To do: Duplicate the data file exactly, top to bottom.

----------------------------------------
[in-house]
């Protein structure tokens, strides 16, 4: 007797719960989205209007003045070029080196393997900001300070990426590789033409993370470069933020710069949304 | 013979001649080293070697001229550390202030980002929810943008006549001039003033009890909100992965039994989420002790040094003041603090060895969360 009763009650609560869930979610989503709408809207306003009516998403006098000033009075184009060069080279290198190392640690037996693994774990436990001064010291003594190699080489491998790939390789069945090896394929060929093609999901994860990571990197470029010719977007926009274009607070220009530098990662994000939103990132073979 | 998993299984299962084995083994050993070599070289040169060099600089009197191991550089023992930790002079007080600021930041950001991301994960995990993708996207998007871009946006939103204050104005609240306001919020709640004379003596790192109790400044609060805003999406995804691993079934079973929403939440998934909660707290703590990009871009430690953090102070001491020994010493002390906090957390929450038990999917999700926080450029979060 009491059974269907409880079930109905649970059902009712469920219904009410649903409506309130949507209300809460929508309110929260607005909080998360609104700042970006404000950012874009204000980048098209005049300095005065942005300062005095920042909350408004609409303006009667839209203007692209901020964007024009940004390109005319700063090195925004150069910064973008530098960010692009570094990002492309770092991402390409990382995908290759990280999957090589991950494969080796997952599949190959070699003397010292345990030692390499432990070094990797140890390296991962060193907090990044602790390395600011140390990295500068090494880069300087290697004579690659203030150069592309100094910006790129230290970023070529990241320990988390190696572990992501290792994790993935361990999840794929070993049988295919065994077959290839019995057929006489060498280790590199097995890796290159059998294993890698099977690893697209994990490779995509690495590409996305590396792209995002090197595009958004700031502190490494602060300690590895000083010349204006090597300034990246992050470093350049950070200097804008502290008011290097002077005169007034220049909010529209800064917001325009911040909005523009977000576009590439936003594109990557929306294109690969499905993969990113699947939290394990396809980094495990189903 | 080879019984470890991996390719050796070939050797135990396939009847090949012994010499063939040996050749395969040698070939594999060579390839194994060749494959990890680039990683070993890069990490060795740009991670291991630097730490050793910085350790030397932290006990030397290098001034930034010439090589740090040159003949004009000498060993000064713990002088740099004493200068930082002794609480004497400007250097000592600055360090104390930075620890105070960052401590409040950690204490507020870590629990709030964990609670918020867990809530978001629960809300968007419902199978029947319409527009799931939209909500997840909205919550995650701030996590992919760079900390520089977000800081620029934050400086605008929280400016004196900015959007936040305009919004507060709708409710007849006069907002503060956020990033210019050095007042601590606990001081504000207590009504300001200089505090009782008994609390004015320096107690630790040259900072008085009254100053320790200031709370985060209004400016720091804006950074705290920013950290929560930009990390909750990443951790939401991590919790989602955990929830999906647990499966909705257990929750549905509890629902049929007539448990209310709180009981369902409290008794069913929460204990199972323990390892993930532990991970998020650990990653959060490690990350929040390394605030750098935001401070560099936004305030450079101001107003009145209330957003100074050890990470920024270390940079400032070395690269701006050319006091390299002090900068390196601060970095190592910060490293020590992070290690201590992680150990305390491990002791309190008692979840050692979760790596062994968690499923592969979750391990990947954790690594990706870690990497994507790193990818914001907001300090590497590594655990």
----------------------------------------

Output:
[in-house]
């Protein structure tokens, strides 16, 4: 007797719960989205209007003045070029080196393997900001300070990426590789033409993370470069933020710069949304 | 013979001649080293070697001229550390202030980002929810943008006549001039003033009890909100992965039994989420002790040094003041603090060895969360 009763009650609560869930979610989503709408809207306003009516998403006098000033009075184009060069080279290198190392640690037996693994774990436990001064010291003594190699080489491998790939390789069945090896394929060929093609999901994860990571990197470029010719977007926009274009607070220009530098990662994000939103990132073979 | 998993299984299962084995083994050993070599070289040169060099600089009197191991550089023992930790002079007080600021930041950001991301994960995990993708996207998007871009946006939103204050104005609240306001919020709640004379003596790192109790400044609060805003999406995804691993079934079973929403939440998934909660707290703590990009871009430690953090102070001491020994010493002390906090957390929450038990999917999700926080450029979060 009491059974269907409880079930109905649970059902009712469920219904009410649903409506309130949507209300809460929508309110929260607005909080998360609104700042970006404000950012874009204000980048098209005049300095005065942005300062005095920042909350408004609409303006009667839209203007692209901020964007024009940004390109005319700063090195925004150069910064973008530098960010692009570094990002492309770092991402390409990382995908290759990280999957090589991950494969080796997952599949190959070699003397010292345990030692390499432990070094990797140890390296991962060193907090990044602790390395600011140390990295500068090494880069300087290697004579690659203030150069592309100094910006790129230290970023070529990241320990988390190696572990992501290792994790993935361990999840794929070993049988295919065994077959290839019995057929006489060498280790590199097995890796290159059998294993890698099977690893697209994990490779995509690495590409996305590396792209995002090197595009958004700031502190490494602060300690590895000083010349204006090597300034990246992050470093350049950070200097804008502290008011290097002077005169007034220049909010529209800064917001325009911040909005523009977000576009590439936003594109990557929306294109690969499905993969990113699947939290394990396809980094495990189903 | 080879019984470890991996390719050796070939050797135990396939009847090949012994010499063939040996050749395969040698070939594999060579390839194994060749494959990890680039990683070993890069990490060795740009991670291991630097730490050793910085350790030397932290006990030397290098001034930034010439090589740090040159003949004009000498060993000064713990002088740099004493200068930082002794609480004497400007250097000592600055360090104390930075620890105070960052401590409040950690204490507020870590629990709030964990609670918020867990809530978001629960809300968007419902199978029947319409527009799931939209909500997840909205919550995650701030996590992919760079900390520089977000800081620029934050400086605008929280400016004196900015959007936040305009919004507060709708409710007849006069907002503060956020990033210019050095007042601590606990001081504000207590009504300001200089505090009782008994609390004015320096107690630790040259900072008085009254100053320790200031709370985060209004400016720091804006950074705290920013950290929560930009990390909750990443951790939401991590919790989602955990929830999906647990499966909705257990929750549905509890629902049929007539448990209310709180009981369902409290008794069913929460204990199972323990390892993930532990991970998020650990990653959060490690990350929040390394605030750098935001401070560099936004305030450079101001107003009145209330957003100074050890990470920024270390940079400032070395690269701006050319006091390299002090900068390196601060970095190592910060490293020590992070290690201590992680150990305390491990002791309190008692979840050692979760790596062994968690499923592969979750391990990947954790690594990706870690990497994507790193990818914001907001300090590497590594655990």